Concluding four years of training for a small group of Krakow policemen, the American Ambassador to Poland, Victor Ashe, handed the officers nine bicycles in a formal ceremony on June 25th.
The bikes were bought to conclude a program called the International Criminal Investigative Assistance Program (ICITAP), whose main goal is the co-operation of police forces across national boundaries, particularly in cases of multinational crime, terrorism, and corruption. The program’s priority is to strengthen the effectiveness, professionalism, and transparency of the criminal process, as well as instil a respect for human and citizens’ rights in the officers. ICITAP has been functioning since 1986 under the wings of the American Department of Justice.
As part of the program, policemen from the U.S. lead lectures and workshops for policemen from other countries, during which they share their experiences with fighting crime across borders. Speaking to the press, Ambassador Ashe stressed the importance of not just formal training, but the “shared experiences that can strengthen police forces” both in Poland and in the U.S.
From 2004 to 2008, American experts provided training for over 200 Polish policemen at the International Specialized Police Training Centre in Legionowie. The training consisted of “community policing” courses, ethics codes and ways of fighting corruption, strategic planning and police administration. Three groups of Polish policemen also spent time training in Charlotte and Wilmington, North Carolina, including six officers from Krakow. As part of the program, the United States government has spent over 800 thousand dollars in the course of training the Polish police officers.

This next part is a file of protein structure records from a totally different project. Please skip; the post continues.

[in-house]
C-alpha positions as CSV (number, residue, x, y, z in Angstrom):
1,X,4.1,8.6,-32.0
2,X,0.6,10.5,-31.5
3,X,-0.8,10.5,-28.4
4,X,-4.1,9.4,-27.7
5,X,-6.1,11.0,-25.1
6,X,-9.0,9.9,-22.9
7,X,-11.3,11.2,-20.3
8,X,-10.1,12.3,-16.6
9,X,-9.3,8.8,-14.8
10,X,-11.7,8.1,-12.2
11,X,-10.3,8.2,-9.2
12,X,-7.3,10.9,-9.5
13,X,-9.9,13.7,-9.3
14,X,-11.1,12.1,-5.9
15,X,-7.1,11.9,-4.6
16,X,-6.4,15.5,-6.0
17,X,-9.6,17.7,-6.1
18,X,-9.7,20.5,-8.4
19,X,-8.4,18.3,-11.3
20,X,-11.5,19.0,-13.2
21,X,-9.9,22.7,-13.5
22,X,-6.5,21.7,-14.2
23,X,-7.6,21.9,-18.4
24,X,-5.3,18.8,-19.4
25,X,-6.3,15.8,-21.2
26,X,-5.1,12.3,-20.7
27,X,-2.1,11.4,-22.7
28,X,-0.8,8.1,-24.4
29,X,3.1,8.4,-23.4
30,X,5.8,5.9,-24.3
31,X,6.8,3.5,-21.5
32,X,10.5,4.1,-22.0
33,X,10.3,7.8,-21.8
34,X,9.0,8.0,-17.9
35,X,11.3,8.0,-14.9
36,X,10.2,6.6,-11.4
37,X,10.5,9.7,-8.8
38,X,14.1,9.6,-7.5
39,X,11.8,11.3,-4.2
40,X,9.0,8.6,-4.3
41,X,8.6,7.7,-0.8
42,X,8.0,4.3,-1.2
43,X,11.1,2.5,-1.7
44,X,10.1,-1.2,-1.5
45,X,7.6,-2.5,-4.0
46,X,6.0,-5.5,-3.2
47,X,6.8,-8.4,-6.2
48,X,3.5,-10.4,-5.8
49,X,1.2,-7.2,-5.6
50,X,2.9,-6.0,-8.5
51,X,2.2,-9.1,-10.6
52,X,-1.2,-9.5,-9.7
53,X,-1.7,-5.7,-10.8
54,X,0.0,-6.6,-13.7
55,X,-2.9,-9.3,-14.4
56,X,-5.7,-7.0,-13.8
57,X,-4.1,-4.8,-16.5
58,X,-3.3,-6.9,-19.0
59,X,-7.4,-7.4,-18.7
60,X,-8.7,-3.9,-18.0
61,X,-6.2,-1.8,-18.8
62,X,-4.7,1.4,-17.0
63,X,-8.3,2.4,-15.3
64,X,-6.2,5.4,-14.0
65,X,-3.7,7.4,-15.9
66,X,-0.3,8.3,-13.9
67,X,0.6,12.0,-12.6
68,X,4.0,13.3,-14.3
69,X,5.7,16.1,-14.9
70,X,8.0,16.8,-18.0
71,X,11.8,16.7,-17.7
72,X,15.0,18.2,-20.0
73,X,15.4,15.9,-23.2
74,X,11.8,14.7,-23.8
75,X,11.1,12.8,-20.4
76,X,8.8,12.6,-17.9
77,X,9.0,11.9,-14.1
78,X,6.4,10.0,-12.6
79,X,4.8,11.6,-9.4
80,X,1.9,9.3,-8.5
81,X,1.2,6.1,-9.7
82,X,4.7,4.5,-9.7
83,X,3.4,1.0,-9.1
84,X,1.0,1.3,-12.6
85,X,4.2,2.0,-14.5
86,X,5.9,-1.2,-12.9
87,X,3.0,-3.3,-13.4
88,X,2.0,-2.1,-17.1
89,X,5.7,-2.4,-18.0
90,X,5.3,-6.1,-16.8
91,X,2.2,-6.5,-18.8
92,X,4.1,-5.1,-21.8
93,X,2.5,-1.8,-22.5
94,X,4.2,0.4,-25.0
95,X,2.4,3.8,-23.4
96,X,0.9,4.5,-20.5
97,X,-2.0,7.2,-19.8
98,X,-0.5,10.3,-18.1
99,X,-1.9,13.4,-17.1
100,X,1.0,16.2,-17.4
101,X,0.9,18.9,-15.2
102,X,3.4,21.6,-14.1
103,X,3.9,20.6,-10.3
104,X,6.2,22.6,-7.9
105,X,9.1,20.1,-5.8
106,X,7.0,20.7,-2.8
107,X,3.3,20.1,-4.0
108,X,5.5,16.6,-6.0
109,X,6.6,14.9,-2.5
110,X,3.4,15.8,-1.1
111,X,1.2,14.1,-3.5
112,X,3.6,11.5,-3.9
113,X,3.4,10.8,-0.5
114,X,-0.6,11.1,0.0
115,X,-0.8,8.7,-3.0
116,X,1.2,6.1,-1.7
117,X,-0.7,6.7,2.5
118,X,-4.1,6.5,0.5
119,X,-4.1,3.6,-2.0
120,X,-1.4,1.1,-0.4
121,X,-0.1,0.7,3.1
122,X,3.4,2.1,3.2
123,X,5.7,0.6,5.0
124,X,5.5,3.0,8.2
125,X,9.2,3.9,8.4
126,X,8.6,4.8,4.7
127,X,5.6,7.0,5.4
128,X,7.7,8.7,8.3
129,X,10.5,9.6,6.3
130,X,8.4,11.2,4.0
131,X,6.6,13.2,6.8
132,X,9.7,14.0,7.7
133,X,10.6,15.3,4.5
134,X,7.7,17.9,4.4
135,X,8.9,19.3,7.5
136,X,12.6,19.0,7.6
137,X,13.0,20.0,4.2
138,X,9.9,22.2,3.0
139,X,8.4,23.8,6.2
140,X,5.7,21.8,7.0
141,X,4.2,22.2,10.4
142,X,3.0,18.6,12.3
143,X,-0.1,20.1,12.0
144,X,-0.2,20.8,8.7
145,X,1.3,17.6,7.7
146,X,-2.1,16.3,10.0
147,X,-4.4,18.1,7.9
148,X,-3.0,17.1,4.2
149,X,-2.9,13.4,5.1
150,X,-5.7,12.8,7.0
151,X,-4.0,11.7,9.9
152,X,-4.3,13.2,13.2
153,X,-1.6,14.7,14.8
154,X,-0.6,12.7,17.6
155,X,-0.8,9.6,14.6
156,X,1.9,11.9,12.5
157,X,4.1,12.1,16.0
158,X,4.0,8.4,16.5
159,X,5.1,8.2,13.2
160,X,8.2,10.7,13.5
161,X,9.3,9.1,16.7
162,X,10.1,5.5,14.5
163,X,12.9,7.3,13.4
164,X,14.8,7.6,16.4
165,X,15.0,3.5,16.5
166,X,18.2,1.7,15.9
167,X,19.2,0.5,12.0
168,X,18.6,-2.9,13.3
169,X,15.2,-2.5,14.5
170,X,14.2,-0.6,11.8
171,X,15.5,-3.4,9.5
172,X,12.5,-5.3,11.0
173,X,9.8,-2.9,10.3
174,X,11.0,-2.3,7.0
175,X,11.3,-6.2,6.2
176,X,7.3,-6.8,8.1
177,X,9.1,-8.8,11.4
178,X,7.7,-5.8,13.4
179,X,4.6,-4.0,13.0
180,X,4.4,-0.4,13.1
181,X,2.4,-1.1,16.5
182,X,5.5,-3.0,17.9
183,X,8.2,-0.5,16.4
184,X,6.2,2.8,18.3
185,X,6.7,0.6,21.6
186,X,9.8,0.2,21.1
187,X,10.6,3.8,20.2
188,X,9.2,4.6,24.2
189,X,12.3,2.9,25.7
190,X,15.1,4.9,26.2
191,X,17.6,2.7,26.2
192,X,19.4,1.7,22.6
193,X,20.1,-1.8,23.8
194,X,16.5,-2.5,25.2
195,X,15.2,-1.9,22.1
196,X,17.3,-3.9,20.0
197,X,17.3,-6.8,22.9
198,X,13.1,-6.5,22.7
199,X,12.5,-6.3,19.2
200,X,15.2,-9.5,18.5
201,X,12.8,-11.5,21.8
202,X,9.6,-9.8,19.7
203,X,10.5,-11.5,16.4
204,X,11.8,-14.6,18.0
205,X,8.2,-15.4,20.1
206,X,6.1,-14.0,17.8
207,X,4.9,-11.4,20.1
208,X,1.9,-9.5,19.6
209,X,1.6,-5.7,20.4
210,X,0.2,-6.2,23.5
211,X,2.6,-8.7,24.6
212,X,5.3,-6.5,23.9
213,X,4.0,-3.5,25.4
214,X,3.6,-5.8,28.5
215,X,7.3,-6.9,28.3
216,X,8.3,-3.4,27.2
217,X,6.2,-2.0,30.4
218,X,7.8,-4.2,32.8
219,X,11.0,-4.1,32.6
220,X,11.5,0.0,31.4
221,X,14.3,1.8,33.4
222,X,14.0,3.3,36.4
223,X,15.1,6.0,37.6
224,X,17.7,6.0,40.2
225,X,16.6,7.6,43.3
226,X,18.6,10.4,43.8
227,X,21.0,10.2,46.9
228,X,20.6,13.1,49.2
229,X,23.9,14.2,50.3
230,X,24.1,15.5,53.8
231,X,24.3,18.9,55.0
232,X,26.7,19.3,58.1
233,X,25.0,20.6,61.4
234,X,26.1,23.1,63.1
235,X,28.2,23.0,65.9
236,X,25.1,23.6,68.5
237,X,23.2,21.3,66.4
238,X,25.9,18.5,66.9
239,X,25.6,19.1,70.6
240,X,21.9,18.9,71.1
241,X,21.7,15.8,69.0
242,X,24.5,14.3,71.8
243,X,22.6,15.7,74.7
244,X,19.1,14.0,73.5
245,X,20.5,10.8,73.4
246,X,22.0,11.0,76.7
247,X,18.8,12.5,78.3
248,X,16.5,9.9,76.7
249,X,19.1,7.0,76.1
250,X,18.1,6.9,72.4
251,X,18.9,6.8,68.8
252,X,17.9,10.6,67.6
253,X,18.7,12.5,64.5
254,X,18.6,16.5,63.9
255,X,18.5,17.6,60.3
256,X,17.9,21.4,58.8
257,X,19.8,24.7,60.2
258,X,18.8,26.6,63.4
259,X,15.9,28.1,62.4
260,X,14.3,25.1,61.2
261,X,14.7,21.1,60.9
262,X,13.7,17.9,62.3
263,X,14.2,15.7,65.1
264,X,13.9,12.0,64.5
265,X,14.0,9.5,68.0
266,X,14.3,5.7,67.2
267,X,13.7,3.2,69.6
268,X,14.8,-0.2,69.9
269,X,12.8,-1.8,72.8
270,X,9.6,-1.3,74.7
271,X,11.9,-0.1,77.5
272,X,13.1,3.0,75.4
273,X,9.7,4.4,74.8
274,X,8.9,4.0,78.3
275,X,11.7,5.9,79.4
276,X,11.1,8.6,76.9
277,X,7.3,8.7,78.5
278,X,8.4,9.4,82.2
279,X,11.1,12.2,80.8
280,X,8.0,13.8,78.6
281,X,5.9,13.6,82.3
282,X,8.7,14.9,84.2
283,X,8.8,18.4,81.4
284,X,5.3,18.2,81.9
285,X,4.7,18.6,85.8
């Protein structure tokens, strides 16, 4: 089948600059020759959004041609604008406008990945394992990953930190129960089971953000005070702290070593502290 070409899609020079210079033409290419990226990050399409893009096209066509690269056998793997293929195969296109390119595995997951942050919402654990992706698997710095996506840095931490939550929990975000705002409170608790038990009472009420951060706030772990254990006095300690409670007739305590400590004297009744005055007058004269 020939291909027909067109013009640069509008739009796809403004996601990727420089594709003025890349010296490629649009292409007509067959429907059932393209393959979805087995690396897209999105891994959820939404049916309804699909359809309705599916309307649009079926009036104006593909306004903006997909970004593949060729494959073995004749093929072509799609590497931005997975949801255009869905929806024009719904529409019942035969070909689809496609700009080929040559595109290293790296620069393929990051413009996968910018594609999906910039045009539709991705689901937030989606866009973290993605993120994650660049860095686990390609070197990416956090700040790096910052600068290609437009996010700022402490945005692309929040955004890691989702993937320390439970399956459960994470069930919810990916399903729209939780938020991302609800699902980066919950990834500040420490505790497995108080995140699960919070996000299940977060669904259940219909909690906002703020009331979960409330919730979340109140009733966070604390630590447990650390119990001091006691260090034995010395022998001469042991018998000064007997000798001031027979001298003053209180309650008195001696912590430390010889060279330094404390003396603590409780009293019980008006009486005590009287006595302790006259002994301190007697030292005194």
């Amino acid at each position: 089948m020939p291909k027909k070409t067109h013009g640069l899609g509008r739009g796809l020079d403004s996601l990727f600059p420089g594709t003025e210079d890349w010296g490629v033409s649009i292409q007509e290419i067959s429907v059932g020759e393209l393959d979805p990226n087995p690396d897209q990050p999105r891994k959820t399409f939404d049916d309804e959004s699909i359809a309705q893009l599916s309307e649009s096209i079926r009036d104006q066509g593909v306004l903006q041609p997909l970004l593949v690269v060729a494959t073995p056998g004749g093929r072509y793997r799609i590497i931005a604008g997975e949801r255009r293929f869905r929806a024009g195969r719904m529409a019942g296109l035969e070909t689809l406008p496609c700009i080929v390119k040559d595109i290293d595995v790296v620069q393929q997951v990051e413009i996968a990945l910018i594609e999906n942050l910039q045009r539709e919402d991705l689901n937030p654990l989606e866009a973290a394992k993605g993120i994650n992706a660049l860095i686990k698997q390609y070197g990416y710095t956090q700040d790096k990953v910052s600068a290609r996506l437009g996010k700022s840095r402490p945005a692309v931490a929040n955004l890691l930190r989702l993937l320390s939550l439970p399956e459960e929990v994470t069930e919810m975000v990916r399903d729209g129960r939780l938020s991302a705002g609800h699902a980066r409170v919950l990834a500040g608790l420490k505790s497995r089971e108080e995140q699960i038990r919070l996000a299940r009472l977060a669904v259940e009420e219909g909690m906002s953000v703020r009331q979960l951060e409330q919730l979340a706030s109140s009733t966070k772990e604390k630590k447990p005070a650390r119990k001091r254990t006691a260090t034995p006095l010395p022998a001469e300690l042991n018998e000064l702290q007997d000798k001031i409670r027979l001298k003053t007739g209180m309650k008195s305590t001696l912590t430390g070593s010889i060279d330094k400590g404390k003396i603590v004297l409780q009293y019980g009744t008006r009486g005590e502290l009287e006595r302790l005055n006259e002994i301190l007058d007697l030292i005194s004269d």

At the conclusion of the program, the American Embassy donated a set of bicycles to the Polish police, part of which had already been received by policemen in Warsaw in an earlier ceremony. In addition, the same policemen had received training from Dutch policemen in the handling of the bicycles, also as part of the program.
Specialised training and properly fitted bikes will allow policemen to more effectively and safely patrol the many streets in central Krakow not accessible by motor vehicles. Ambassador Ashe stressed his belief in bikes being an “effective way of fighting crime,” citing the implementation and success of a similar program while he was mayor of Knoxville, Tennessee.
In a highly pedestrian and tourist-oriented city like Krakow, bikes are “very popular, not only with police but with citizens.” The specially trained policemen demonstrated several tactics they had learned, using their bikes as a kind of shield, with which they could even disarm an armed man. The main goal of the new bicycle force is to increase the safety of central Krakow, both for visitors and for the locals that live and spend time here.